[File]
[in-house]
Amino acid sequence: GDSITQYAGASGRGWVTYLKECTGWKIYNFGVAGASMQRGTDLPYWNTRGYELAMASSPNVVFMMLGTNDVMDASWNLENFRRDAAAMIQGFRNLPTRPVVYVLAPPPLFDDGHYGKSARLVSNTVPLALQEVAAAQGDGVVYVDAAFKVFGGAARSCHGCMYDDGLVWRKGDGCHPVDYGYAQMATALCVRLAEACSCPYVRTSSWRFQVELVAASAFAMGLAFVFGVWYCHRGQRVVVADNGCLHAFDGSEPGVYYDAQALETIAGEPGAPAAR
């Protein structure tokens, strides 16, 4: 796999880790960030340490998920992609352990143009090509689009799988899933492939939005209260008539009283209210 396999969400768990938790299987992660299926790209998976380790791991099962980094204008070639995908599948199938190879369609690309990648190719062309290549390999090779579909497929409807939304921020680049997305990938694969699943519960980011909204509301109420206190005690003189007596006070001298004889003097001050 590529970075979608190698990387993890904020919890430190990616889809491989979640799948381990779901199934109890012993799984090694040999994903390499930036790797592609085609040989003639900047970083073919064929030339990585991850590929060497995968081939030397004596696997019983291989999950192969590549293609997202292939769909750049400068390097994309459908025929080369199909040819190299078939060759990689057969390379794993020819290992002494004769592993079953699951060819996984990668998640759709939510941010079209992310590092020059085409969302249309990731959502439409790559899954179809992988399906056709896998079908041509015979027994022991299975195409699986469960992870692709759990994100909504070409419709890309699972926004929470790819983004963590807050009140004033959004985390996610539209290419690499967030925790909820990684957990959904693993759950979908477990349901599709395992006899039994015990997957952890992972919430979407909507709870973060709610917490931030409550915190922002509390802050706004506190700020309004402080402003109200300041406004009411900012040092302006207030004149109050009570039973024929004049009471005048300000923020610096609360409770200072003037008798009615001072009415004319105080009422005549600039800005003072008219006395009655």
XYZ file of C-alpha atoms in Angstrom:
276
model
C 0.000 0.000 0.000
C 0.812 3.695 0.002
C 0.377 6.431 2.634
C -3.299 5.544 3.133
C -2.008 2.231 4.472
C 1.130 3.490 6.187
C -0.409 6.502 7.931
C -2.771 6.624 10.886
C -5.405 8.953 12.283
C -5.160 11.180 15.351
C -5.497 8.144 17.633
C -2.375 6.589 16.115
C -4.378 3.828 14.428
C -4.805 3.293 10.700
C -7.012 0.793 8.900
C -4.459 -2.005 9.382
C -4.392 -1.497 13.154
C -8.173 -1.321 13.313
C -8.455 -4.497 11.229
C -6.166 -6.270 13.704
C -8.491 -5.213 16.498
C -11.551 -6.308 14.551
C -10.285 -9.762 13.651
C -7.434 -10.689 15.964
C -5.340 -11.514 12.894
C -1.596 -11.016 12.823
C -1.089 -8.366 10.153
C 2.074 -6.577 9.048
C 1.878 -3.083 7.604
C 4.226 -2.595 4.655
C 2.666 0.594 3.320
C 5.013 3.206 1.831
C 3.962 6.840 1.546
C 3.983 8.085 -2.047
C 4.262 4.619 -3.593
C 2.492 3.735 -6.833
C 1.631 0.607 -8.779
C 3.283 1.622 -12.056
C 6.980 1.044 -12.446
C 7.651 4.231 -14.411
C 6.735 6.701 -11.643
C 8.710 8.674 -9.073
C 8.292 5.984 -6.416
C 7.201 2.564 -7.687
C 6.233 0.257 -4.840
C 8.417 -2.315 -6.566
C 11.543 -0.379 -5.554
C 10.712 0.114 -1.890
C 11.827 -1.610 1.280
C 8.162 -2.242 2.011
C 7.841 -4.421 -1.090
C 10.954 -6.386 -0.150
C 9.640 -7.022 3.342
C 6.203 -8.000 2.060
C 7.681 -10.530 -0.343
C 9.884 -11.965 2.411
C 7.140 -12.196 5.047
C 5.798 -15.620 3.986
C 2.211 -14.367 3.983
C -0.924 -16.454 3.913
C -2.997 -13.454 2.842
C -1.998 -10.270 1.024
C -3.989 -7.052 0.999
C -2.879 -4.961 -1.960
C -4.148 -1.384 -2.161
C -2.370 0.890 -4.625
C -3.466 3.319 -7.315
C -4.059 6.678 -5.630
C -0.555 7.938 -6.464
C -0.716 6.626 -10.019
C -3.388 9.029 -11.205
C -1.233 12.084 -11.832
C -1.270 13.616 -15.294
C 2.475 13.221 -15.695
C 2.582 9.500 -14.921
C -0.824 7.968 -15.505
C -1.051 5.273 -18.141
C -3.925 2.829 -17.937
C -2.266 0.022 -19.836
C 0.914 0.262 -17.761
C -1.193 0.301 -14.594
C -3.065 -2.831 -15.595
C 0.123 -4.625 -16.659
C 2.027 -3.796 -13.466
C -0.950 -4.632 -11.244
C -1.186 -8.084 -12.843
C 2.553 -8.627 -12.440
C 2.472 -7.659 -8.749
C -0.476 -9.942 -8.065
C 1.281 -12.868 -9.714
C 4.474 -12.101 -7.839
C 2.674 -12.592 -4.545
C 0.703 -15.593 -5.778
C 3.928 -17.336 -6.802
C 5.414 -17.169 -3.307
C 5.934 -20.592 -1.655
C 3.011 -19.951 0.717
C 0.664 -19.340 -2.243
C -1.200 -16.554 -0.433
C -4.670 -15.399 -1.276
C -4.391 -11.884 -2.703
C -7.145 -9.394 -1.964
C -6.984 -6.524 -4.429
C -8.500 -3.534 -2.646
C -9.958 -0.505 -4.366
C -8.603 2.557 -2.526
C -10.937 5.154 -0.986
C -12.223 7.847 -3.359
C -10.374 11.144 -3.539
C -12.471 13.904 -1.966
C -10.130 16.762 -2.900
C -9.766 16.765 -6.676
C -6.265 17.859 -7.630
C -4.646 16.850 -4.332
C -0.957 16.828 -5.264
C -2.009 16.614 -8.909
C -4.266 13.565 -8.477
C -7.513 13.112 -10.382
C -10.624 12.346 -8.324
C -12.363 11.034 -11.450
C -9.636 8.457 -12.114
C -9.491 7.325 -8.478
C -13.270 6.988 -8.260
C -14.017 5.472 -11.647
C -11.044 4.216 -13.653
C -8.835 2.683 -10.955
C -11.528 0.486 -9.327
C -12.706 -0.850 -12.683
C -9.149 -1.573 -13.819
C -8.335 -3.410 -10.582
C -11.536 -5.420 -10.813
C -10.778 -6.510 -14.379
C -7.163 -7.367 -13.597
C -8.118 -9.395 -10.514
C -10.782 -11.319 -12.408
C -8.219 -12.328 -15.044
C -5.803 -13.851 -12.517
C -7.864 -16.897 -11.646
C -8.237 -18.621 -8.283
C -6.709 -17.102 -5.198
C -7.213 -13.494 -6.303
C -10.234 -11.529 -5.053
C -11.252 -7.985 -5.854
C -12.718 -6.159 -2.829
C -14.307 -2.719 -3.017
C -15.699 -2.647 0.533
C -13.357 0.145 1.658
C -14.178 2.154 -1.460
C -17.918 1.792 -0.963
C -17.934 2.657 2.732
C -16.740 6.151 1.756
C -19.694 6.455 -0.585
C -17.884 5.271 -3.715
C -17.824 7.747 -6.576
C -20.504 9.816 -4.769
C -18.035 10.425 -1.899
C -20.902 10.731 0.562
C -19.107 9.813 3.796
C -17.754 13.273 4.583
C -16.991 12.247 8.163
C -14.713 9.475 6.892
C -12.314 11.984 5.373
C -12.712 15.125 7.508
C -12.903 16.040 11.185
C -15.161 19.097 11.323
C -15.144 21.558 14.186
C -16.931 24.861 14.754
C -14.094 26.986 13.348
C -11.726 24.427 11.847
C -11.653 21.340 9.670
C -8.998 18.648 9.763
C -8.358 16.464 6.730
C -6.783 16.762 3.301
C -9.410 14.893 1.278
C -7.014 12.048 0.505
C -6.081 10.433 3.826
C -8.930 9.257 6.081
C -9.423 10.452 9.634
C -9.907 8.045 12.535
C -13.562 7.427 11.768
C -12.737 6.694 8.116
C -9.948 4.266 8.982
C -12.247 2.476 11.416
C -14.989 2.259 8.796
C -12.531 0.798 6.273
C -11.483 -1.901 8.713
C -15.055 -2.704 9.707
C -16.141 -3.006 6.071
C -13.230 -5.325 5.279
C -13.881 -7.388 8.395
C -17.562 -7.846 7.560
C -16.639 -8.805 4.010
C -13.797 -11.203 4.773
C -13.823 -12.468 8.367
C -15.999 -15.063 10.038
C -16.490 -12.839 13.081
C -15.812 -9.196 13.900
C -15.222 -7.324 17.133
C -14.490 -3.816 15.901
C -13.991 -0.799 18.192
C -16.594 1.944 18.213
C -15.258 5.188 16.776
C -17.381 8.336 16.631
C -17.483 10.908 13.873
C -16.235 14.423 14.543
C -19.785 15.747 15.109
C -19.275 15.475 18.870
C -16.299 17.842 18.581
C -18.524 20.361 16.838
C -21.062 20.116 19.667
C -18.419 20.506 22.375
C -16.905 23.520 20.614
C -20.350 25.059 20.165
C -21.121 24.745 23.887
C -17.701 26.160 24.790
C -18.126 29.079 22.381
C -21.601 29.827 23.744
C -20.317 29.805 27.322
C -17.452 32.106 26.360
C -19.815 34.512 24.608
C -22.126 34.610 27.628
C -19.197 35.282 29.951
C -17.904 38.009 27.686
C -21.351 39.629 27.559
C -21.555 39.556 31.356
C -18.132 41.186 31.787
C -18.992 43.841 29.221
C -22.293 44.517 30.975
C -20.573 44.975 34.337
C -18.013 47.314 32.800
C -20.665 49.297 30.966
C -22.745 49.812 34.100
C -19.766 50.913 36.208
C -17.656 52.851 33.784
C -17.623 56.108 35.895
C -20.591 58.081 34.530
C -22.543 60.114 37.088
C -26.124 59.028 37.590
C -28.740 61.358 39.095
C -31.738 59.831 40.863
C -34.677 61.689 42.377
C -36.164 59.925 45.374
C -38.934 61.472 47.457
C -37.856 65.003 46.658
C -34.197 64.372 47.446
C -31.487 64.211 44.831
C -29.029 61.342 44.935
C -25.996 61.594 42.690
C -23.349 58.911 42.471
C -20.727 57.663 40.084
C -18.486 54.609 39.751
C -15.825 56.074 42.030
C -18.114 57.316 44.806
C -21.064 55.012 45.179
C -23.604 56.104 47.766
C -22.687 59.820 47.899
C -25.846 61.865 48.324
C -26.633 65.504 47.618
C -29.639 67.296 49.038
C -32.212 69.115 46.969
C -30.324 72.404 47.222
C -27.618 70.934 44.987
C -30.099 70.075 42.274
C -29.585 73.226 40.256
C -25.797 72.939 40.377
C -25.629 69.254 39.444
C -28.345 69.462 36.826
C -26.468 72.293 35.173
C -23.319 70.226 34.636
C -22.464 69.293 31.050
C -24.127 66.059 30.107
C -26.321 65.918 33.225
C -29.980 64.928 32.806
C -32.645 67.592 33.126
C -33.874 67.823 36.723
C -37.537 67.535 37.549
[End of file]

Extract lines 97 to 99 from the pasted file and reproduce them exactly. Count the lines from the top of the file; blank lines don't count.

C 4.474 -12.101 -7.839
C 2.674 -12.592 -4.545
C 0.703 -15.593 -5.778